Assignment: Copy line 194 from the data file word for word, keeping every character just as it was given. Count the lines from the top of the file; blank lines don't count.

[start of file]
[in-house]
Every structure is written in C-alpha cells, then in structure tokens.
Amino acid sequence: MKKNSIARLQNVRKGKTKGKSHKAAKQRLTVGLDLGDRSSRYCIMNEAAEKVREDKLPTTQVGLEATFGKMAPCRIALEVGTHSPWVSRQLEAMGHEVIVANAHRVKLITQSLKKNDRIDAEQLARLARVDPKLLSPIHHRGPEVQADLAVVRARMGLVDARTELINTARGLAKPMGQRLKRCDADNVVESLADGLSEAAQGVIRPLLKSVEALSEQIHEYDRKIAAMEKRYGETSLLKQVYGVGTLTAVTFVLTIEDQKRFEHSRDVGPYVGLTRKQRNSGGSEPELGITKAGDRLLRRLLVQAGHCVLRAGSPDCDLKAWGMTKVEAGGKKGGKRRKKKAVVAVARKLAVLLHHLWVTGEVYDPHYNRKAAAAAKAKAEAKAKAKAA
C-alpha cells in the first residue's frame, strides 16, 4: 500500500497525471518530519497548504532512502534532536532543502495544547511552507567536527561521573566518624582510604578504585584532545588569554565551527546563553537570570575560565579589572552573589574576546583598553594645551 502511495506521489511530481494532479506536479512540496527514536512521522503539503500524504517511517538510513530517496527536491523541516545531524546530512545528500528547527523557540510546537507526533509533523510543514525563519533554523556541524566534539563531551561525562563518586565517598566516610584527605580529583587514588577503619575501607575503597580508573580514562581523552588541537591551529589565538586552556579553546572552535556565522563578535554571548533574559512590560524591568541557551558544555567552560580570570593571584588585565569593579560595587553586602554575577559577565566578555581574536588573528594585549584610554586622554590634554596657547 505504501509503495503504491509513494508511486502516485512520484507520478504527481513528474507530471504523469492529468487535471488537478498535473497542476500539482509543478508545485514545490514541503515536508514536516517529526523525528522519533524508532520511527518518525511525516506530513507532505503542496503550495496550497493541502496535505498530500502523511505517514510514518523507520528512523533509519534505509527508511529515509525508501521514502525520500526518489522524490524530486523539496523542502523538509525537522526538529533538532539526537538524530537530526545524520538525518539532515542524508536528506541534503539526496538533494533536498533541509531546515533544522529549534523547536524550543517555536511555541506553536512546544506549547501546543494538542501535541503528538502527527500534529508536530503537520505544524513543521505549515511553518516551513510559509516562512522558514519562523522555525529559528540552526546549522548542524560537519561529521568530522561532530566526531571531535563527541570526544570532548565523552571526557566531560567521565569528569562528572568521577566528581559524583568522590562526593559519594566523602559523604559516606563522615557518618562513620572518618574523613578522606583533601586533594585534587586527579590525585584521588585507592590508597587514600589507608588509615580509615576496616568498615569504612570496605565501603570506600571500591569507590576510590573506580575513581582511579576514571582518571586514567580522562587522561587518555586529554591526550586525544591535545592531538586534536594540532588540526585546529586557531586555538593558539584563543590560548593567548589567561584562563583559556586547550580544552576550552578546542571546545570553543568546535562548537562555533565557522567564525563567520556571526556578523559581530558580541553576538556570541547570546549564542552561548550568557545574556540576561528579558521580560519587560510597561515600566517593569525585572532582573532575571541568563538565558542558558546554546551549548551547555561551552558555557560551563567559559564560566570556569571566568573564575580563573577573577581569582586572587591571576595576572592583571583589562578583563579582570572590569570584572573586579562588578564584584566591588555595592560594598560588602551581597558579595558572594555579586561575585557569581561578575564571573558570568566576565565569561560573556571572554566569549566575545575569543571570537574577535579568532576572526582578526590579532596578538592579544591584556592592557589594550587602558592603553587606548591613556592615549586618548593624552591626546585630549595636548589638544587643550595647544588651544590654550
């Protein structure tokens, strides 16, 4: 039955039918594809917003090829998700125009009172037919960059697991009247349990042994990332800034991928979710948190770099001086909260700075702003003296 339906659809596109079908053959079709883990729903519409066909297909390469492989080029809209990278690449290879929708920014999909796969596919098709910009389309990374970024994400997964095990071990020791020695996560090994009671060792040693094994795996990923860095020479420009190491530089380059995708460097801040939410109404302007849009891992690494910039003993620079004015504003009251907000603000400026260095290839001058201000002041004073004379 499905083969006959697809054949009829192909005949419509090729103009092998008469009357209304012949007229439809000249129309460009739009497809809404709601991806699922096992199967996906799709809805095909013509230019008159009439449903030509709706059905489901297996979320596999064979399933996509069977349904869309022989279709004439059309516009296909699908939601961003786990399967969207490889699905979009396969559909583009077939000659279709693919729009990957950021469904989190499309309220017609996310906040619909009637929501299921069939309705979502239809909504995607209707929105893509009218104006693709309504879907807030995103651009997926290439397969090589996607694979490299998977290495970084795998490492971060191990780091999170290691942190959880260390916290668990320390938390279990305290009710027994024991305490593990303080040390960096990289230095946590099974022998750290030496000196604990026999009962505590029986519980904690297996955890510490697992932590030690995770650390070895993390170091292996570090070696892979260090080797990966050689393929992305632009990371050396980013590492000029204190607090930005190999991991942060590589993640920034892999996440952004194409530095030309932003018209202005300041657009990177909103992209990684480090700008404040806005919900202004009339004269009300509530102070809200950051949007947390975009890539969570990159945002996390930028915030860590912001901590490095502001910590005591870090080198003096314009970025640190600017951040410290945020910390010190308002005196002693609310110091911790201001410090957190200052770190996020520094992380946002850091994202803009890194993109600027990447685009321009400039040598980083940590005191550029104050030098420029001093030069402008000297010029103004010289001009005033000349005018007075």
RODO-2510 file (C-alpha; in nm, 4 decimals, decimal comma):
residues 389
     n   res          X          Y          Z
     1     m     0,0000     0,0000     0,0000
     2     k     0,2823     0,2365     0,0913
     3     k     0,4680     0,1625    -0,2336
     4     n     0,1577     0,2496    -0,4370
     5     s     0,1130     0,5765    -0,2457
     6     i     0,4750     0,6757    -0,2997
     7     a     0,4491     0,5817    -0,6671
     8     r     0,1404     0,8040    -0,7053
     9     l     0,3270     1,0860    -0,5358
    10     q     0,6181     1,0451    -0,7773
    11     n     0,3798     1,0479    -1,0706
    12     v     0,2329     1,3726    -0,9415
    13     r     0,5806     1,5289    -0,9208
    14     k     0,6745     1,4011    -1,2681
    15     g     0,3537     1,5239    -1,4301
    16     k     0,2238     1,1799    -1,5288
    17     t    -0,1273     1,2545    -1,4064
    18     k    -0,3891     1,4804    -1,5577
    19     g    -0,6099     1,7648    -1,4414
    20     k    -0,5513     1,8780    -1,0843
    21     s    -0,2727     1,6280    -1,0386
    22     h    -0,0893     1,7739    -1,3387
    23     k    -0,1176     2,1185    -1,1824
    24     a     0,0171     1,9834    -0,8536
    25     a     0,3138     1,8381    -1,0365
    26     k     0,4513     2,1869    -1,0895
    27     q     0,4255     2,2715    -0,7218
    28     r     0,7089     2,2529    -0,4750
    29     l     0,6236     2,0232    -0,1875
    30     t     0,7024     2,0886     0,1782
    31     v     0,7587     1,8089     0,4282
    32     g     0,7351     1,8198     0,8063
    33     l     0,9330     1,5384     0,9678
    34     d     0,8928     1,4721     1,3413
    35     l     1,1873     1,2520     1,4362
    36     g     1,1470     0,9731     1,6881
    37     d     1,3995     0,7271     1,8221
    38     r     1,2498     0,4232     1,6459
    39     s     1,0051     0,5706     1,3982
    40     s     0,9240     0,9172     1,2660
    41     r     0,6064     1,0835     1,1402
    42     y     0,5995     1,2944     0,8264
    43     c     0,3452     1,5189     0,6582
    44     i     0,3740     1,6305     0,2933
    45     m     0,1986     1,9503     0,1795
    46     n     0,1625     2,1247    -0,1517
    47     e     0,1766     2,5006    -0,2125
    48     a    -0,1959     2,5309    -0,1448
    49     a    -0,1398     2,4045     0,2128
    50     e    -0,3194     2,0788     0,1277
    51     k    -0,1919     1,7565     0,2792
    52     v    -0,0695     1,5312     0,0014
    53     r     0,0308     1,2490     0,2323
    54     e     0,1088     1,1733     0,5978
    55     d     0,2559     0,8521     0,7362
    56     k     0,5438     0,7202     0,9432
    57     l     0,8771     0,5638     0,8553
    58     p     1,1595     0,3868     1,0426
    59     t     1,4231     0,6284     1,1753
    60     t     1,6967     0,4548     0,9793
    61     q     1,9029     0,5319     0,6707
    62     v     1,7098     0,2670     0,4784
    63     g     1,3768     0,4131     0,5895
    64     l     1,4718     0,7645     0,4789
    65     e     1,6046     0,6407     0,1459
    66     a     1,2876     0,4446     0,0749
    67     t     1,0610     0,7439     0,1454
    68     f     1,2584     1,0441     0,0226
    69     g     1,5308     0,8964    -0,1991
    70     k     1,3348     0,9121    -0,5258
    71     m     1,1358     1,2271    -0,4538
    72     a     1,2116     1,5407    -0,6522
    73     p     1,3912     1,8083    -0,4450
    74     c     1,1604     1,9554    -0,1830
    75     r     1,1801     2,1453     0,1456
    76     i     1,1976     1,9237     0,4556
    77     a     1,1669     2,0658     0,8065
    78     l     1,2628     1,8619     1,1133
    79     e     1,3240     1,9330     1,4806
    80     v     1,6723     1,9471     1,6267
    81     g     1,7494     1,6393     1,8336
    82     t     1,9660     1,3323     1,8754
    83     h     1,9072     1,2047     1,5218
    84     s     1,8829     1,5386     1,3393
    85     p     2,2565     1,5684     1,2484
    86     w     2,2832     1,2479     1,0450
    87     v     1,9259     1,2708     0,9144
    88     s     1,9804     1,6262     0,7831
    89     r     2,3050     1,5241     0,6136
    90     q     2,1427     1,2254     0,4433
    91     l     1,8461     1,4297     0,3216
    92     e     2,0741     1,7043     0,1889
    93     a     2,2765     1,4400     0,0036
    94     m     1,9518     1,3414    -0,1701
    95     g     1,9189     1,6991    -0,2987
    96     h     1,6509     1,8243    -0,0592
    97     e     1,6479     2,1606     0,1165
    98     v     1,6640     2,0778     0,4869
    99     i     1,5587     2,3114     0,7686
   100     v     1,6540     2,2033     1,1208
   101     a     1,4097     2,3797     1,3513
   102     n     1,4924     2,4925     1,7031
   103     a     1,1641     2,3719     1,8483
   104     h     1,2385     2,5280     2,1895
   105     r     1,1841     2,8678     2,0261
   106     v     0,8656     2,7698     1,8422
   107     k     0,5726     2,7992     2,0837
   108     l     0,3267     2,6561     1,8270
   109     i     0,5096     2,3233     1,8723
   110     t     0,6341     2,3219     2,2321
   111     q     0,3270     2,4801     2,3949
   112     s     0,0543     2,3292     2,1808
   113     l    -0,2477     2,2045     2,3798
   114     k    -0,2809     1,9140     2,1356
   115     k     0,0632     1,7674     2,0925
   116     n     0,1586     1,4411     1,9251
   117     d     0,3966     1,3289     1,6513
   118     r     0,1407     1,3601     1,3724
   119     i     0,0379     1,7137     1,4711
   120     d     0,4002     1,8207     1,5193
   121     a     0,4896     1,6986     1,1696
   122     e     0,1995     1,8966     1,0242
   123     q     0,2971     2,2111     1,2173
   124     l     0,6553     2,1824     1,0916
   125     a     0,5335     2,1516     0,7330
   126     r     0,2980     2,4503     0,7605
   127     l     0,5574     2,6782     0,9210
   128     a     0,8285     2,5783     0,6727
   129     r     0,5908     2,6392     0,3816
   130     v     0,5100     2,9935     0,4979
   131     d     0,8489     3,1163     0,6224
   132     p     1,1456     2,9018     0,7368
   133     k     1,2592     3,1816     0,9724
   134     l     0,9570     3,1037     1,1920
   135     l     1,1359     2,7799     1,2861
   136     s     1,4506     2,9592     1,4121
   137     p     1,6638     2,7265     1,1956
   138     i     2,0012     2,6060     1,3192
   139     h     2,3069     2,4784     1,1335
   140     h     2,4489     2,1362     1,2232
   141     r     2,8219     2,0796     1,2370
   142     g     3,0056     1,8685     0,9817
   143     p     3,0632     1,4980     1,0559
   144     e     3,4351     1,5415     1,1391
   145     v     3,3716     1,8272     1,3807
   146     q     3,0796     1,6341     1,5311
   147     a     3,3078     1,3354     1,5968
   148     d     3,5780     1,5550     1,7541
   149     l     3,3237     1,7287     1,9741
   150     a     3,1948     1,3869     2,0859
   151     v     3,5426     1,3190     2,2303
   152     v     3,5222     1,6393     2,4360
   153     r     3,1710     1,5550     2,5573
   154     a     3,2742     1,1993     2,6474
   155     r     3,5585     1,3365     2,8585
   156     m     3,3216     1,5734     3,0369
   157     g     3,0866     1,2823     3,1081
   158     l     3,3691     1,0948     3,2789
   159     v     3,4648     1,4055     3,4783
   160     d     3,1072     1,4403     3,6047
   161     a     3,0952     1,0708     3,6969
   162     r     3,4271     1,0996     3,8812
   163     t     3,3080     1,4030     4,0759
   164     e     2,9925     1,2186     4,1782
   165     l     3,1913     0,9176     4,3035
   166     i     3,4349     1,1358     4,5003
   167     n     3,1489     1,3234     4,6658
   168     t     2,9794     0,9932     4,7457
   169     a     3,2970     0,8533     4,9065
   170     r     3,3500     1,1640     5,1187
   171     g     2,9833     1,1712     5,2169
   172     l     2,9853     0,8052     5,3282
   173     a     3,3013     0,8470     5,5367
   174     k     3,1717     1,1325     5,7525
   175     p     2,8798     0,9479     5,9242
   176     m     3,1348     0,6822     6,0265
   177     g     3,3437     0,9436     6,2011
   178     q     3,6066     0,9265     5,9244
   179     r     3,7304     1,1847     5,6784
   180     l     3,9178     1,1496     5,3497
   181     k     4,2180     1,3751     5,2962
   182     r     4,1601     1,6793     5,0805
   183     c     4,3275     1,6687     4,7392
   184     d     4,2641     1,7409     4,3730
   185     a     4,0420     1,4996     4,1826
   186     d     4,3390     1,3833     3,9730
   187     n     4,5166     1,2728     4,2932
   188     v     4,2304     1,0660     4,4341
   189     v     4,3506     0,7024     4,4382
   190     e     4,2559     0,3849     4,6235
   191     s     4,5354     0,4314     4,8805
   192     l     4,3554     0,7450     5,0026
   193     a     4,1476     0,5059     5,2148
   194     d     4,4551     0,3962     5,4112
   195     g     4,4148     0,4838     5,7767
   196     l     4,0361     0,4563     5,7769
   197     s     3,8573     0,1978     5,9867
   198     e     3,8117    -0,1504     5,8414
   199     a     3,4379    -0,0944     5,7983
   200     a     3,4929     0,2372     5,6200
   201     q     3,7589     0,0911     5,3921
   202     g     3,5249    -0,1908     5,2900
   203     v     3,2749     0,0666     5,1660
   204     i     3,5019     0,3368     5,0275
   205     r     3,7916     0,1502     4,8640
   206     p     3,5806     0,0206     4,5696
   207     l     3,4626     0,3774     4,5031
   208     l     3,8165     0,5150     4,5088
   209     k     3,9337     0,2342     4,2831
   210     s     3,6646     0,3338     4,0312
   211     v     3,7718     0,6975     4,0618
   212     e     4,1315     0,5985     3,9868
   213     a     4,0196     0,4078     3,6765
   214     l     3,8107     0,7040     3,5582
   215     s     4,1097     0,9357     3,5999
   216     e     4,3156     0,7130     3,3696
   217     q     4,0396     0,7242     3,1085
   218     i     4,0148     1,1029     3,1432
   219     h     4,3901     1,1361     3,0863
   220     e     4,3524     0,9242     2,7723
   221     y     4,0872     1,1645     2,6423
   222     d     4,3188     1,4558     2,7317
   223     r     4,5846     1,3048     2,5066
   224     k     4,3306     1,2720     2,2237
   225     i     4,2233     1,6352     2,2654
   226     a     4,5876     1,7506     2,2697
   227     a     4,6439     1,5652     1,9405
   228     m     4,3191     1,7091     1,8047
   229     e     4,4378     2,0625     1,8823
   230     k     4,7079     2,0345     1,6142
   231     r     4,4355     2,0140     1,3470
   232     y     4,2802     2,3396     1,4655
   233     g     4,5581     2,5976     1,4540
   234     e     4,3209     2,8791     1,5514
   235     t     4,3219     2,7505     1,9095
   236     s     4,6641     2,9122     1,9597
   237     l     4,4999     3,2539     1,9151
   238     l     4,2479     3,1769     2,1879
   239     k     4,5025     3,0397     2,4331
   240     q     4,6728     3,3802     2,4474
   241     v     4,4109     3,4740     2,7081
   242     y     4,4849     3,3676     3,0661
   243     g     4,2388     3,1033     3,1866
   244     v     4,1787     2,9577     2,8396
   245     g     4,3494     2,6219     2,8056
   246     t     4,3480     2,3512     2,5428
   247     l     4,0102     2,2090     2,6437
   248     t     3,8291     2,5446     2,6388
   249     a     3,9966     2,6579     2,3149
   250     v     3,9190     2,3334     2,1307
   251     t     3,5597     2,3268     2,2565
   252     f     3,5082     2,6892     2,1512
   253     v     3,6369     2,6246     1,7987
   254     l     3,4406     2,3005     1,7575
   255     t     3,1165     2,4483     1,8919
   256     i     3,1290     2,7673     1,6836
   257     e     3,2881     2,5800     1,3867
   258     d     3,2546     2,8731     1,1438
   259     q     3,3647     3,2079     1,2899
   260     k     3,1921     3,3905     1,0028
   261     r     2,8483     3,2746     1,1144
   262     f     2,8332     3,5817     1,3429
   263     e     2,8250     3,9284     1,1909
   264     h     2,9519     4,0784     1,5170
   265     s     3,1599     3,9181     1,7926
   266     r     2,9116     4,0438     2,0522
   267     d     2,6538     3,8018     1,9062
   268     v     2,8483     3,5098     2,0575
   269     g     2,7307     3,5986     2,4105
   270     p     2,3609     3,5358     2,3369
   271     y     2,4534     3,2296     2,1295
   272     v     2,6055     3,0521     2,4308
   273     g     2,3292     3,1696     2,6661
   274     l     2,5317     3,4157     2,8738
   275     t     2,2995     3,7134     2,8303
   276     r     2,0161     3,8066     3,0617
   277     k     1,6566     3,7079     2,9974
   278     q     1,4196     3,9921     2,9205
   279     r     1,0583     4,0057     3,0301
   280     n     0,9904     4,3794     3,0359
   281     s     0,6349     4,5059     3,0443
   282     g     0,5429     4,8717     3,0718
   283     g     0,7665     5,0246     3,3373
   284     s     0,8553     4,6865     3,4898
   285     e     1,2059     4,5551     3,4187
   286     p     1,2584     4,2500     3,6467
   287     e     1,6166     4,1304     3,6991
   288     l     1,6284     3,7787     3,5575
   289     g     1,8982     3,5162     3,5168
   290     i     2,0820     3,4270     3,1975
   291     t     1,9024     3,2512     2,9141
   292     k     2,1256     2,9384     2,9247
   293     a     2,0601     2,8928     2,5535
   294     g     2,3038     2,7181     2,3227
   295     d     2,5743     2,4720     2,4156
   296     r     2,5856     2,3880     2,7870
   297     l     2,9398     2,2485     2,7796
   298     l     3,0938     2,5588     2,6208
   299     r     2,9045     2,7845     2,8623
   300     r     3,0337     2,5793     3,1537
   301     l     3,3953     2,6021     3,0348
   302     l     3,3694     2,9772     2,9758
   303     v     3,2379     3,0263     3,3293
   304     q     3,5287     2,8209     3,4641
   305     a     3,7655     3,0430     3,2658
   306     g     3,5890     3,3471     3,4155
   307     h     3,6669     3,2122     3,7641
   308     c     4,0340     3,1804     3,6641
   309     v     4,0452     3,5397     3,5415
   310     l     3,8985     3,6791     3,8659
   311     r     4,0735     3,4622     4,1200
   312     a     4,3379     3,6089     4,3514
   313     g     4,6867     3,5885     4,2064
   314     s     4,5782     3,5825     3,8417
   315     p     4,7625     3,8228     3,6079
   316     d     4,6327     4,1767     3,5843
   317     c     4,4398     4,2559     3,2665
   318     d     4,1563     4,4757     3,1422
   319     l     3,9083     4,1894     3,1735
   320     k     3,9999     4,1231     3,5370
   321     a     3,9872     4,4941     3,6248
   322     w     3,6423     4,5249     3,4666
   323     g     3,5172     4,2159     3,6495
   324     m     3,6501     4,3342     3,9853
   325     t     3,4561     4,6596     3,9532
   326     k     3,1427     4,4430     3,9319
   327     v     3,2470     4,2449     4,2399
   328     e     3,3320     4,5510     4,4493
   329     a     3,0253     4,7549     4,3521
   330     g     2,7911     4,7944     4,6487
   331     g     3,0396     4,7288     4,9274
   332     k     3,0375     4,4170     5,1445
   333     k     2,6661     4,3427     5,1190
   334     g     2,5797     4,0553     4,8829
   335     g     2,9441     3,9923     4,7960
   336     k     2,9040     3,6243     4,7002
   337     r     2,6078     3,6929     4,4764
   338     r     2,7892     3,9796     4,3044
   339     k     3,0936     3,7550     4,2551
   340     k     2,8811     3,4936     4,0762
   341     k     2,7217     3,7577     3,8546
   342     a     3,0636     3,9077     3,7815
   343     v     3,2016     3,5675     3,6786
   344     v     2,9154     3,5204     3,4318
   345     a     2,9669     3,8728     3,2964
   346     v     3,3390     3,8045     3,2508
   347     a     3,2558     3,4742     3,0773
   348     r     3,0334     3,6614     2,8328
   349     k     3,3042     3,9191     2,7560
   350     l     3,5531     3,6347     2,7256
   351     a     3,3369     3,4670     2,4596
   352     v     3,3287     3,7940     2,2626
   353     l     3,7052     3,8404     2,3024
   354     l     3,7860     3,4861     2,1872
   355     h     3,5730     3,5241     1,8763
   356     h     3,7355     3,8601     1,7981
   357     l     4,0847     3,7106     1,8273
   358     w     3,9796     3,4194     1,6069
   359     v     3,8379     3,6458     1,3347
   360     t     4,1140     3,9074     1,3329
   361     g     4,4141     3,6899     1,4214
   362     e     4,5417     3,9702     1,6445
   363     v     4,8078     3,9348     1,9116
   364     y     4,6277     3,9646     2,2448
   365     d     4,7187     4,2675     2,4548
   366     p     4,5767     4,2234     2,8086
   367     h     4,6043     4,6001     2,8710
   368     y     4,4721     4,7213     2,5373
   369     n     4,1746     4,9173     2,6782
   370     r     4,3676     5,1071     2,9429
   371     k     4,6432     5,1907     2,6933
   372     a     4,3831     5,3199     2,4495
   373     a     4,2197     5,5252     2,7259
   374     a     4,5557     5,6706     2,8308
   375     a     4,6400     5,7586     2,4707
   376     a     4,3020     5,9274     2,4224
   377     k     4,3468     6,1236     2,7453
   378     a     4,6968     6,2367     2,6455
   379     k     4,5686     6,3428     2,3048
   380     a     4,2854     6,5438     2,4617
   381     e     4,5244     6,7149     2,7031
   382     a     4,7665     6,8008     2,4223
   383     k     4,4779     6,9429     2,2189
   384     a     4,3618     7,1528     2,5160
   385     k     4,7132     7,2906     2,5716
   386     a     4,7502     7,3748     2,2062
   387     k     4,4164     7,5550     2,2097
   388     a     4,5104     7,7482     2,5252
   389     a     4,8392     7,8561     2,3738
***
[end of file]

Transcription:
   186     d     4,3390     1,3833     3,9730